My Near Earth Asteroid Project
During my junior year of high school, I developed a scientific research project titled The Orbital Calculation and Spectrographic Classification of Select Near Earth Asteroids. Near Earth Asteroids (NEAs) are a class of objects in our solar system whose orbits bring them within 0.3 Astronomical Units of the Earth’s orbit. Over 10,000 NEAs have now been discovered, the great majority of them in the last decade as part of U.S. government-sponsored efforts to identify Potentially Hazardous Asteroids (PHAs) that could impact Earth and cause widespread damage, destruction, and even extinctions. More recently, commercial interest has increased in developing technologies capable of mining NEAs for precious metals, rare earths, and water, the latter of which could potentially be broken down into hydrogen and oxygen for use as rocket propellant. For my project, I selected several NEAs for study that appear to be promising candidates for future prospecting missions to determine their potential as targets for space mining operations. The goal was to identify several NEAs that are rich in metals (M type or S‑type Asteroids) whose orbits relative to Earth made them favorable targets for visits by Earth-launched interceptors. This project tested the hypothesis that using equatorially mounted amateur-class refractor and reflector telescopes of up to 12 inches of aperture from moderately light polluted skies, an observer can successfully image select Near Earth Asteroids (NEAs) with a CCD camera and use the resulting data to calculate their orbits. This project also tested the hypothesis that a LISA spectrograph from Shelyak Instruments, when utilized with these same telescopes, would yield data on NEAs sufficient to permit differentiation and classification of them based on their mineralogical compositions. Overall, the purpose of this experiment was to select several NEAs for study that appear to be promising candidates for future prospecting missions in space mining operations.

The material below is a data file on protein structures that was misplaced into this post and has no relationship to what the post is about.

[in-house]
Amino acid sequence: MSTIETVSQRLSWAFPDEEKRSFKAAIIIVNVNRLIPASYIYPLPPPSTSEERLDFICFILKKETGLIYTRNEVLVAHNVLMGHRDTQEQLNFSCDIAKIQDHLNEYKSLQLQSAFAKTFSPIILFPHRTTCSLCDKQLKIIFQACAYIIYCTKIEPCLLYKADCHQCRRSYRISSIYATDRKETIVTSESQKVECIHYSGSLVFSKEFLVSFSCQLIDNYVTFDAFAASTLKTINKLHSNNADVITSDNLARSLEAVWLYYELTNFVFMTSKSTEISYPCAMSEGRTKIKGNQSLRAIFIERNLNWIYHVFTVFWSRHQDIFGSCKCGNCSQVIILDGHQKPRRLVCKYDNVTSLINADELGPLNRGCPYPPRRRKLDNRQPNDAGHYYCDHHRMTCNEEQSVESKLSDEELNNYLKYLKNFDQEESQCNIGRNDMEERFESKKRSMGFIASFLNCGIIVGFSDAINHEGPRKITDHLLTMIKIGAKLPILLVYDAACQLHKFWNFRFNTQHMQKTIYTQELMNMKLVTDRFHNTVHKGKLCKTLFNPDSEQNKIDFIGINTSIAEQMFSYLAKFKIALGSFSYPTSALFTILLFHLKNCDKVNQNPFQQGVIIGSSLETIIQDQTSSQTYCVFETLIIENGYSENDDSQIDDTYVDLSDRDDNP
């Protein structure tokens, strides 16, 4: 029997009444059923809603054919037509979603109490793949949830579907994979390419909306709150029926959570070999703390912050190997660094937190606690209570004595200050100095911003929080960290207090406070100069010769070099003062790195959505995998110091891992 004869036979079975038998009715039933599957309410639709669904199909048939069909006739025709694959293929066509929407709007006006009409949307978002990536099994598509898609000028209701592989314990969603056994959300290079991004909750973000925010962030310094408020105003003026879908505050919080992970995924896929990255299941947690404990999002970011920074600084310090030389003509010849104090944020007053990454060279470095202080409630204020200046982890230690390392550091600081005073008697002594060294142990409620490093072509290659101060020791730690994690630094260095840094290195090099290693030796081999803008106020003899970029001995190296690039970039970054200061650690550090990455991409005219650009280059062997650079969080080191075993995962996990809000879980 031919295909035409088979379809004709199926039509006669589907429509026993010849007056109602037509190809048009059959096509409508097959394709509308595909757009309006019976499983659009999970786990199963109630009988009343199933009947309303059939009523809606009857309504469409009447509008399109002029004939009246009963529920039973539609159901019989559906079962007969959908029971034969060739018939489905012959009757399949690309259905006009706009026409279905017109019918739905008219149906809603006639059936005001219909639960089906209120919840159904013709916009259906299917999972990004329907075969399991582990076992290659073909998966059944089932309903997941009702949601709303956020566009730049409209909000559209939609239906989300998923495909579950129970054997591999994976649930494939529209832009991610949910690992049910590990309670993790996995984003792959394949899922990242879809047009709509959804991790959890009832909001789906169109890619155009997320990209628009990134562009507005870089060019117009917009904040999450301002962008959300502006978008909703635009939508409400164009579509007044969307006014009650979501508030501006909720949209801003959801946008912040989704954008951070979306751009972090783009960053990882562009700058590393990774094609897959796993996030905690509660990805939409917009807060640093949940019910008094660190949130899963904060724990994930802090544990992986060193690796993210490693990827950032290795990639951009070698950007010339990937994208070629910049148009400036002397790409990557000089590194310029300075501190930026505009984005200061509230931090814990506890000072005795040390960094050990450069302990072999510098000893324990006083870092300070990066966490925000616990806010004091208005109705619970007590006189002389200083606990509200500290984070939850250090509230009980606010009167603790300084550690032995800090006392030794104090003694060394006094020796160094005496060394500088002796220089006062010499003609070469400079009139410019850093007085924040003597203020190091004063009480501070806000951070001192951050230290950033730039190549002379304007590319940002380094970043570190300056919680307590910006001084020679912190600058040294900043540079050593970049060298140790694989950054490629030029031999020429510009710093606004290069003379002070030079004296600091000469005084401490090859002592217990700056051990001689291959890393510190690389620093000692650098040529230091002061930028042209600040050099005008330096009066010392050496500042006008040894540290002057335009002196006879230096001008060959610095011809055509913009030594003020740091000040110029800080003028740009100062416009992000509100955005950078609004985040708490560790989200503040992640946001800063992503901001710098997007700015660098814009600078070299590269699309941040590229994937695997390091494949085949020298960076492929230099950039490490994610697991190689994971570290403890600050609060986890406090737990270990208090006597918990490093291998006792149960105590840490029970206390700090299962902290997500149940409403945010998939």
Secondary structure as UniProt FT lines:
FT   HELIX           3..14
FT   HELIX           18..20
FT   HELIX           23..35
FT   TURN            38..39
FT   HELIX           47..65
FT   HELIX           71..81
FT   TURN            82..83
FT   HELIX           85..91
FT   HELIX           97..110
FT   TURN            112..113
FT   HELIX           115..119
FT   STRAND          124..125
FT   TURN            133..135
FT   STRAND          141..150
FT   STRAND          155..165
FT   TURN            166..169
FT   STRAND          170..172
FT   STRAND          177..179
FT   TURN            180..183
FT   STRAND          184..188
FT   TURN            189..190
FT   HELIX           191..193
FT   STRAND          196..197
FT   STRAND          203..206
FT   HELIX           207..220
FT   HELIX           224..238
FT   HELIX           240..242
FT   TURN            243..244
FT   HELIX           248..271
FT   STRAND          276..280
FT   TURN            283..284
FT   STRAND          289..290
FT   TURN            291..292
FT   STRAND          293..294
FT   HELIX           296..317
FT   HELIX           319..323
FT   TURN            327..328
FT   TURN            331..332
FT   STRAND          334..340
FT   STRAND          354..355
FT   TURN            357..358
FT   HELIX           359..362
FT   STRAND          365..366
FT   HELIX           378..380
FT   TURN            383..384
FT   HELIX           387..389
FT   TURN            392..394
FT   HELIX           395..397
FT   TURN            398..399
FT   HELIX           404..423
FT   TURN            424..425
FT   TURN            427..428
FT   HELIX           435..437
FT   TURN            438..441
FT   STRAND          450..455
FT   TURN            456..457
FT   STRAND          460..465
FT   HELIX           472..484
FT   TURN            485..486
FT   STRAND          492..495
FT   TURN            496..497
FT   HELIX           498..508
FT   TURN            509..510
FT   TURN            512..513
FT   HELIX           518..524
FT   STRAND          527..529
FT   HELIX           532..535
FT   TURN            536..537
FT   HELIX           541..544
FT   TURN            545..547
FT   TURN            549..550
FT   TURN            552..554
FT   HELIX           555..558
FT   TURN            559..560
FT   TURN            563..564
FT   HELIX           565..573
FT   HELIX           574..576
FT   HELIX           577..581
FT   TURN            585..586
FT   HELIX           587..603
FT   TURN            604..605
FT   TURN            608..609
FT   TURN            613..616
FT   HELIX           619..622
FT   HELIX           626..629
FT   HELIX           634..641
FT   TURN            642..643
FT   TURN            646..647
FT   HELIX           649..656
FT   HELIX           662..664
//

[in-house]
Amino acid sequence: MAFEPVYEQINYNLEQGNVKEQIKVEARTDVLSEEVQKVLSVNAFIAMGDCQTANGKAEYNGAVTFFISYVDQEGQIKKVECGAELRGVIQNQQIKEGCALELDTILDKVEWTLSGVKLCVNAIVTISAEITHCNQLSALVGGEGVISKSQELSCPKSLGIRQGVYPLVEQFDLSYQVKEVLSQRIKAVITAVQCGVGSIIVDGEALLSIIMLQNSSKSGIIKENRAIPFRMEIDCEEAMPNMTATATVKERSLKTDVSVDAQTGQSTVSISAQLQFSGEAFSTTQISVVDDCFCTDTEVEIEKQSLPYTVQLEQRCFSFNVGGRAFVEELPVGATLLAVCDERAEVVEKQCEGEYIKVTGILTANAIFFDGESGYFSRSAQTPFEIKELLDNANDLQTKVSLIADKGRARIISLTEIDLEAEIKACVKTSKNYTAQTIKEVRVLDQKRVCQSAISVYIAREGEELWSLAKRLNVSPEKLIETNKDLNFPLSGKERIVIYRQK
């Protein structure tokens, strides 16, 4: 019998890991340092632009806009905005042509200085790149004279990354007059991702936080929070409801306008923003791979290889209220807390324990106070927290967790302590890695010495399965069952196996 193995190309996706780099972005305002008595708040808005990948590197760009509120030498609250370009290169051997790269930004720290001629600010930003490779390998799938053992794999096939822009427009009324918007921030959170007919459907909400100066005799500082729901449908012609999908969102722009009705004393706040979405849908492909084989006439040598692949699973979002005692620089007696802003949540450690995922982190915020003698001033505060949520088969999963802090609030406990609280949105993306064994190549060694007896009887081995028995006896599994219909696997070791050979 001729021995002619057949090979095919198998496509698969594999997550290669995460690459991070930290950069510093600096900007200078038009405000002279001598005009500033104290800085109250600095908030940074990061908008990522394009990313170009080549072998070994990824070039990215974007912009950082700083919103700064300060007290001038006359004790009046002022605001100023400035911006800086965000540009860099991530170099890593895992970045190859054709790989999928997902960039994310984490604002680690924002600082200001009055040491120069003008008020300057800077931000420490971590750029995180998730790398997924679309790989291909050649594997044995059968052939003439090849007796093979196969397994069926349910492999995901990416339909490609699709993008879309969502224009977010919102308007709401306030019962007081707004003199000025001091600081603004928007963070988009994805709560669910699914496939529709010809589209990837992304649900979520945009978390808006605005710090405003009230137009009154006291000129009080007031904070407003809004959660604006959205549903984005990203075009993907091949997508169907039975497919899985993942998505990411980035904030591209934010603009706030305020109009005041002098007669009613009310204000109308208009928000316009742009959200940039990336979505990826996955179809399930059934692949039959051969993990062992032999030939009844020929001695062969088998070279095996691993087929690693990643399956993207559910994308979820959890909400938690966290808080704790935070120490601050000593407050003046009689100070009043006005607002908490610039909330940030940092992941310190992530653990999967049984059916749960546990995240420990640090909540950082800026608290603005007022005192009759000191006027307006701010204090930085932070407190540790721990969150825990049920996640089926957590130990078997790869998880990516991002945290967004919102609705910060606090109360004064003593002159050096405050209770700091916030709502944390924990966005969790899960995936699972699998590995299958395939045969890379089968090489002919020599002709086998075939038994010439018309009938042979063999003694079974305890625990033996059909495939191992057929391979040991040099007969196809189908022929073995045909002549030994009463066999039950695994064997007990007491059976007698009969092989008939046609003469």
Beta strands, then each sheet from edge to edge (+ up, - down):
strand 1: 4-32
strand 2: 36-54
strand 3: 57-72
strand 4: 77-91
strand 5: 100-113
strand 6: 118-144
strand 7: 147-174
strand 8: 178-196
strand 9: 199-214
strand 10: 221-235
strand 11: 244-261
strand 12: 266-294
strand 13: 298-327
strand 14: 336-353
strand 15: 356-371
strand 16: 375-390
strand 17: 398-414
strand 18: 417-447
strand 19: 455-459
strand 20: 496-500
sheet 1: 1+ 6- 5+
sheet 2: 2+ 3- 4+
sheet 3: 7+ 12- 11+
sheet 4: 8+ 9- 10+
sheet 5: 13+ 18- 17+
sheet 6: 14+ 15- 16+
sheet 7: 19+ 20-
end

Following the selection of the NEA targets, telescopes outﬁtted with CCD cameras were used to capture at least three images of each of the selected NEAs. By mapping the images against accurate sky charts and using Gauss’s method, I calculated an orbit for each of the selected NEA targets, and then I cross-referenced it with orbital data published on the Jet Propulsion Laboratory’s Solar System Dynamics website. In addition, I used the LISA spectrograph to identify the NEAs using the Tholen Classification to determine whether a particular target NEA appeared likely to have a promising mineralogical composition.
Below is a video of one of the asteroids I tracked:
Me in front of my presentation display at the Middle Tennessee Science and Engineering Fair. My project was called The Orbital Calculation and Spectrographic Classification of Near Earth Asteroids, and it won first prize in the Physics and Astronomy Category, first prize from the Barnard-Seyfert Astronomical Society, and it was the Alternate Grand Prize Winner overall.